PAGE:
Colin McComb on crowdfunding

Discussion in 'NMA News and Information' started by Brother None, Nov 26, 2012.

  1. Brother None

    Brother None This ghoul has seen it all
    Staff Member Admin Orderite

    Apr 3, 2003
    Wasteland 2 writer Colin McComb shares some thoughts on crowdfunding on his blog.<blockquote>3. TRADITIONAL PUBLISHER: Most traditional publishers won’t touch a game of the size Kickstarters generally fund. Brian Fargo got almost $3 million for his Kickstarter. 61,000 backers. How does this compare to Black Ops 2? 11,220,000 in the first week. There’s just no comparison to that scale. There is no reason for a publisher to look at the numbers for WL2 – a non-console game – and think that they need to start considering funding similar games. This is a blip on their radar. Consider: Halo 4 had a budget of over $100 million. $3 million is practically an accounting error. It’s a few months of development time. Why would a publisher turn away from their lucrative franchises and blockbusters to develop an indie game?

    4. CROWDFUNDING: That brings us to the last option: crowdfunding. While it’s certainly admirable to want to open the game’s possibilities to all backers, no matter how much or how little they contribute, it’s a simple fact of human behavior that people want to get value for what they put in. Telling someone who contributes $10,000 that they can have a downloadable copy and a special digital pet is not going to motivate them… especially if someone who contributes $20 gets exactly the same thing. Consider: if you back a project at $20, don’t you want to know that you’re getting more bang for that than a $5 backer? I don’t know how to incentivize a higher-level backer other than offering them something that is not available to the lower-contributing tiers.

    Sure, it might be a little strange to see names in the game and know that they came from wealthier patrons – but is that worse than *not* knowing where design decisions came from? And more: the names in a game are hardly real design decisions. They are essentially window dressing. They are not dialogue structures. They are not combat mechanics. For the most part, they do not fundamentally alter gameplay.</blockquote>
  2. Jabberwok

    Jabberwok Look, Ma! Two Heads!

    Jun 7, 2008
    I guess someone somewhere must have been debating whether it's okay for backer names to show up in crowd-funded games. I don't see anything wrong with it.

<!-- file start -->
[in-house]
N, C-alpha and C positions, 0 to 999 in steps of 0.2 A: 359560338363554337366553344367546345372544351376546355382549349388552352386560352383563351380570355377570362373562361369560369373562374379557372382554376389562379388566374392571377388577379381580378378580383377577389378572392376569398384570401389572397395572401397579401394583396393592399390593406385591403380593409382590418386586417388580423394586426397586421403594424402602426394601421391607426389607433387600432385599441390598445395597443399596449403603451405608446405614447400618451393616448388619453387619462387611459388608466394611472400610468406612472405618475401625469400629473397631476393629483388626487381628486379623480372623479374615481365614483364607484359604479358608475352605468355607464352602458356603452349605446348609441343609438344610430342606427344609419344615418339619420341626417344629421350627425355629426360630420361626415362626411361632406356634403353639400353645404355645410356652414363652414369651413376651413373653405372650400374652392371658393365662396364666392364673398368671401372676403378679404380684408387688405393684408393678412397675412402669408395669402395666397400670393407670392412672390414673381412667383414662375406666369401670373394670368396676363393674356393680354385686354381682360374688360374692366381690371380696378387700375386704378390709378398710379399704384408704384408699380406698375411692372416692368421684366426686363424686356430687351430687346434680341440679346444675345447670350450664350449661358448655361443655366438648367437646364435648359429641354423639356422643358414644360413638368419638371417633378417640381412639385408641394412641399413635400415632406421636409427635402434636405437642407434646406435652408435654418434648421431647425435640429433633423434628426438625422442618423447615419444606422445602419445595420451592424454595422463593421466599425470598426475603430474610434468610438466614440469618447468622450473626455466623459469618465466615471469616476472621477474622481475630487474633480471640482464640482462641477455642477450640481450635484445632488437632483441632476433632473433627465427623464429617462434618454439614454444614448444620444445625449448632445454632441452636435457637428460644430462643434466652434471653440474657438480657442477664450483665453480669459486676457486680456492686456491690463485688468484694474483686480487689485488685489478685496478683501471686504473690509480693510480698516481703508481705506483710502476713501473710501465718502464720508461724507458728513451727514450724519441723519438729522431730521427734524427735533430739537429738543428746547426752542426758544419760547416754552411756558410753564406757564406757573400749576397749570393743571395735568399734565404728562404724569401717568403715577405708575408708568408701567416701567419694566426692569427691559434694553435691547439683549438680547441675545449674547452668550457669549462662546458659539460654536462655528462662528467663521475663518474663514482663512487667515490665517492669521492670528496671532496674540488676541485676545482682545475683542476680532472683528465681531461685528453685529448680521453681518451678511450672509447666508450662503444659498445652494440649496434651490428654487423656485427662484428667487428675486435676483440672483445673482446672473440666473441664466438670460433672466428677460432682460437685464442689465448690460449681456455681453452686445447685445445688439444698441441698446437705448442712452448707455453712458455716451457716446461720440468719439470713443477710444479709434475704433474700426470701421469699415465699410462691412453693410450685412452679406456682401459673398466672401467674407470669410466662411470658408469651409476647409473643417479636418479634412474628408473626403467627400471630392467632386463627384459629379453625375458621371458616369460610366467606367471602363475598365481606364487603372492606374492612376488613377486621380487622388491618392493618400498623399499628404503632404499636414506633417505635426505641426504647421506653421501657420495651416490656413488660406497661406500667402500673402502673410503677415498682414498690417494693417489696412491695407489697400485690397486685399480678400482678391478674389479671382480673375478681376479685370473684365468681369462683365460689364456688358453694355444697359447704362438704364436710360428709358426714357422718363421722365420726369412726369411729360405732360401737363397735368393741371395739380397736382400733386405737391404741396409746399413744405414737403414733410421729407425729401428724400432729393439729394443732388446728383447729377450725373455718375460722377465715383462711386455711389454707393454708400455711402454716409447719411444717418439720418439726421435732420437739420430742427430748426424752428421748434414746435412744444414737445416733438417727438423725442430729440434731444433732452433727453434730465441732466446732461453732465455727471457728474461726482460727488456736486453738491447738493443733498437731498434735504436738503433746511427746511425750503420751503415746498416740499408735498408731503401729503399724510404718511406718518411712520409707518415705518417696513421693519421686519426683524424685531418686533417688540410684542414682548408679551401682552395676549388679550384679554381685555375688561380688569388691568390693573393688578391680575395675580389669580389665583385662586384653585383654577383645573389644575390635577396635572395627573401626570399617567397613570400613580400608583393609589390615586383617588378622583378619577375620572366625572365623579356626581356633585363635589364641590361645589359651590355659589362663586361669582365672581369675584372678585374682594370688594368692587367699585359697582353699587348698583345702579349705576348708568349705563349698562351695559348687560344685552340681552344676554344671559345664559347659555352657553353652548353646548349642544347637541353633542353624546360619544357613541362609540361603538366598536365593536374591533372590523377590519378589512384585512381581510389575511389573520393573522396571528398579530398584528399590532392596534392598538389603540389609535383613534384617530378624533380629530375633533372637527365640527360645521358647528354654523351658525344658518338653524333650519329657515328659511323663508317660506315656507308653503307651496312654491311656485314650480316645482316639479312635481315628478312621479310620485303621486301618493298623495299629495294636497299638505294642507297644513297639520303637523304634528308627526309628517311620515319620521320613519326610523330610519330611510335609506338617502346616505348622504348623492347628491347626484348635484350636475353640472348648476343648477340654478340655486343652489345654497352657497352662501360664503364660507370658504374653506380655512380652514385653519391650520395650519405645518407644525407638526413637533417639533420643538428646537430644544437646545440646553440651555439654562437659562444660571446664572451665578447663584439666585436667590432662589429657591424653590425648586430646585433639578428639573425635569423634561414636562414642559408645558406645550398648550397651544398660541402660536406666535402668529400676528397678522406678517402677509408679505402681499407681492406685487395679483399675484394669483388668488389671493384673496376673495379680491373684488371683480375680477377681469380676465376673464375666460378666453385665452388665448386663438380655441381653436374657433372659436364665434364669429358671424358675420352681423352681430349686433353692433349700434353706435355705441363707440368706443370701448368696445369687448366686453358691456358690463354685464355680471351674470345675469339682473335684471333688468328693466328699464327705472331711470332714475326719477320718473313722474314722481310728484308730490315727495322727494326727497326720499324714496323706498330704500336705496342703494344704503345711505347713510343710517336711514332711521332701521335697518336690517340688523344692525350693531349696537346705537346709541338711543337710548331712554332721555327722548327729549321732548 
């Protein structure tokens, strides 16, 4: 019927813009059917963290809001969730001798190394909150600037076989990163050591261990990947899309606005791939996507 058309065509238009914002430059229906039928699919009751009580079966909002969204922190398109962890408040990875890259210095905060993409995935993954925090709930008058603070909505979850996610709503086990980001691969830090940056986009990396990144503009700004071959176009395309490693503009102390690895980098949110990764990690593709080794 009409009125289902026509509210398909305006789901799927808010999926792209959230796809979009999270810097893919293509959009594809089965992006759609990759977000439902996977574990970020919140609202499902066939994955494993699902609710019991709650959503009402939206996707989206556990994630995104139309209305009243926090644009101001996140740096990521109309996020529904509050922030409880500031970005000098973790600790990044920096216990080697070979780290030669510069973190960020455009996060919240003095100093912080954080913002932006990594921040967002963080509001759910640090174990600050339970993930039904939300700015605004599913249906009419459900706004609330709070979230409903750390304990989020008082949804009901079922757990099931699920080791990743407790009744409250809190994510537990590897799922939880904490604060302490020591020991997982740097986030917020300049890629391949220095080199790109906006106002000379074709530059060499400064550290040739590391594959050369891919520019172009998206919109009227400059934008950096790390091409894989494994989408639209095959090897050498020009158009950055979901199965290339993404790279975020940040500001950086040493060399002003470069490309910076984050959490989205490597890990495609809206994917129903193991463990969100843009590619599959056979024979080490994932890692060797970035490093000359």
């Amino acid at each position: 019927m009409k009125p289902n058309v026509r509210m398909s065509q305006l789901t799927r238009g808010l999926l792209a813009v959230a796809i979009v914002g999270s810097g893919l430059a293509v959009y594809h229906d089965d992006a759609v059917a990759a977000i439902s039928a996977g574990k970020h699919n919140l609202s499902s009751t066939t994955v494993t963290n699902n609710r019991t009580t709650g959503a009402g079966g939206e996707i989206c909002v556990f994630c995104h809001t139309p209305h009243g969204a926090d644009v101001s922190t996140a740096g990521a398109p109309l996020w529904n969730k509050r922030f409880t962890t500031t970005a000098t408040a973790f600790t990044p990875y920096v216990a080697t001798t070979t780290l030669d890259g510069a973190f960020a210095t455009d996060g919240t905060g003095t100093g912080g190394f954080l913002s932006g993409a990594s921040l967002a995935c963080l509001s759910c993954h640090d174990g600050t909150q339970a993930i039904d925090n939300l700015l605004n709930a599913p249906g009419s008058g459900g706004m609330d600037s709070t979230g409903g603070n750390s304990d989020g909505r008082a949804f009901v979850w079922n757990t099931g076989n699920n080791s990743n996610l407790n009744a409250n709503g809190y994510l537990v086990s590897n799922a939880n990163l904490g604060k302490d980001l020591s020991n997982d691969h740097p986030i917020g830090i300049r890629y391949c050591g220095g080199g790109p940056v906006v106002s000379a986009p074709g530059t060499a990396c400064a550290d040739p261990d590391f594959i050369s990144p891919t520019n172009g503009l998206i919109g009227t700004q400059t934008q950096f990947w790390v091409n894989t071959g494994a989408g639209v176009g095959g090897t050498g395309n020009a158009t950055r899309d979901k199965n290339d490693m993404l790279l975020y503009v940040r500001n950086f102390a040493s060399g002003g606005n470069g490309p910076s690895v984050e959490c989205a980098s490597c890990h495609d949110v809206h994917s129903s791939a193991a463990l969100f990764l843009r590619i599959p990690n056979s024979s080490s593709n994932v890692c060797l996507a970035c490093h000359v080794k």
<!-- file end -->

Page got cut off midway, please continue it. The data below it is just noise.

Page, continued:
However, while reward tiers probably persuade people to give more, I think a lot of large donations are made just because someone wants to see the product made, like the rest of us, and not only because they get exclusive treatment. For example, if Notch goes and contributes a bunch of money to a project, I doubt it's because he cares whether his name is in the credits. The great things about this is that we can choose to impact whether a certain product will ever exist, and not just whether or not we will personally own it.
  3. Beelzebud

    Beelzebud A Smooth-Skin

    Mar 6, 2008
    Hmm I'd rather have a Wasteland 2, with the names of donors spread around the game world, than no Wasteland 2 at all.

    Some people will find literally anything to complain about. (I assume someone was complaining, hence his post)
  4. Radman

    Radman It Wandered In From the Wastes

    Jul 12, 2007
    I was thinking the same, some people will moan and moan.

    At the end of the day we wouldnt have Wasteland 2 or any of the decent indie games that are on the way if it wasnt for the likes of kickstarter.

    We'd be stuck with a never ending stream of Call of Duty games and Halo's...
  5. TheWesDude

    TheWesDude Sonny, I Watched the Vault Bein' Built!

    Feb 25, 2005
    i dont know... one of those ideas sounded nice.

    say this:

    10k range:
    you purchase 1 "share". that share entitles you to a cut, post any maintenance/distribution fees for that quarter, for no more than 5 years, deposited every quarter into a bank account you specify. 10% of the post fees profit will be divided among all those who contribute that amount. and then set a max of like 20-50 backers for that level. conditional on you signing their legal agreement stating that and providing the routing info you want them to deposit the money on, along with yearly financial statements for the game.

    i think something like that would be not too difficult to set up.
  6. God is Dog backwards

    God is Dog backwards Mildly Dipped

    Jul 25, 2003
    Nice article, with which I agree, so far as indie devs go. My problem is when people like Molyneux or David Braben pop up asking for people's money (with half-hearted kickstarter pitches - in Braben's case, he didn't even have a video at the start). As, unless I've missed something, those guys have had plenty of money for a long time and plenty of opportunity to 'return to their roots' in the past, but have chased brighter lights.
  7. UncannyGarlic

    UncannyGarlic Sonny, I Watched the Vault Bein' Built!

    Feb 6, 2008
    I'm with wes, if kickstarter wanted to be more appealing it would sell shares in games or companies rather than buying bigger preorder packages. Right now it's hardly the best for buyers.
  8. TheWesDude

    TheWesDude Sonny, I Watched the Vault Bein' Built!

    Feb 25, 2005
    yea, once you get past the collectors edition or boxed sets, all they can really do is offer tickets for their launch party or in-theme stuff in-game like npcs or such.

    and i know if i was a $20-40 "backer", i would not want them spending $50-100k for their launch party.